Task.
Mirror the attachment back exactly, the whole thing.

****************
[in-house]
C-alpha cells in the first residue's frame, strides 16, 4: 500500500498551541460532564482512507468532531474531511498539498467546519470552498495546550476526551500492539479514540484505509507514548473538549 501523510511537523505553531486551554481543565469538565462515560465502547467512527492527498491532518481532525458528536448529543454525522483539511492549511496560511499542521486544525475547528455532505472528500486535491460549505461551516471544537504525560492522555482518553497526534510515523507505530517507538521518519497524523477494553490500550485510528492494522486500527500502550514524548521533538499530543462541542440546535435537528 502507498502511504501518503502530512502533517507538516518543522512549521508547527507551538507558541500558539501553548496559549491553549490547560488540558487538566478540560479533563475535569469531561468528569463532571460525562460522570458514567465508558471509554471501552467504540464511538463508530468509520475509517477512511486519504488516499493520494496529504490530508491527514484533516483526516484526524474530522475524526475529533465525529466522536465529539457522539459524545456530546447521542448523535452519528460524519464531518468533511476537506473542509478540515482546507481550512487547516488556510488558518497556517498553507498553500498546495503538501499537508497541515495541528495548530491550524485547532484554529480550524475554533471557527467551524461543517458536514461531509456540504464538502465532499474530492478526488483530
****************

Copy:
[in-house]
C-alpha cells in the first residue's frame, strides 16, 4: 500500500498551541460532564482512507468532531474531511498539498467546519470552498495546550476526551500492539479514540484505509507514548473538549 501523510511537523505553531486551554481543565469538565462515560465502547467512527492527498491532518481532525458528536448529543454525522483539511492549511496560511499542521486544525475547528455532505472528500486535491460549505461551516471544537504525560492522555482518553497526534510515523507505530517507538521518519497524523477494553490500550485510528492494522486500527500502550514524548521533538499530543462541542440546535435537528 502507498502511504501518503502530512502533517507538516518543522512549521508547527507551538507558541500558539501553548496559549491553549490547560488540558487538566478540560479533563475535569469531561468528569463532571460525562460522570458514567465508558471509554471501552467504540464511538463508530468509520475509517477512511486519504488516499493520494496529504490530508491527514484533516483526516484526524474530522475524526475529533465525529466522536465529539457522539459524545456530546447521542448523535452519528460524519464531518468533511476537506473542509478540515482546507481550512487547516488556510488558518497556517498553507498553500498546495503538501499537508497541515495541528495548530491550524485547532484554529480550524475554533471557527467551524461543517458536514461531509456540504464538502465532499474530492478526488483530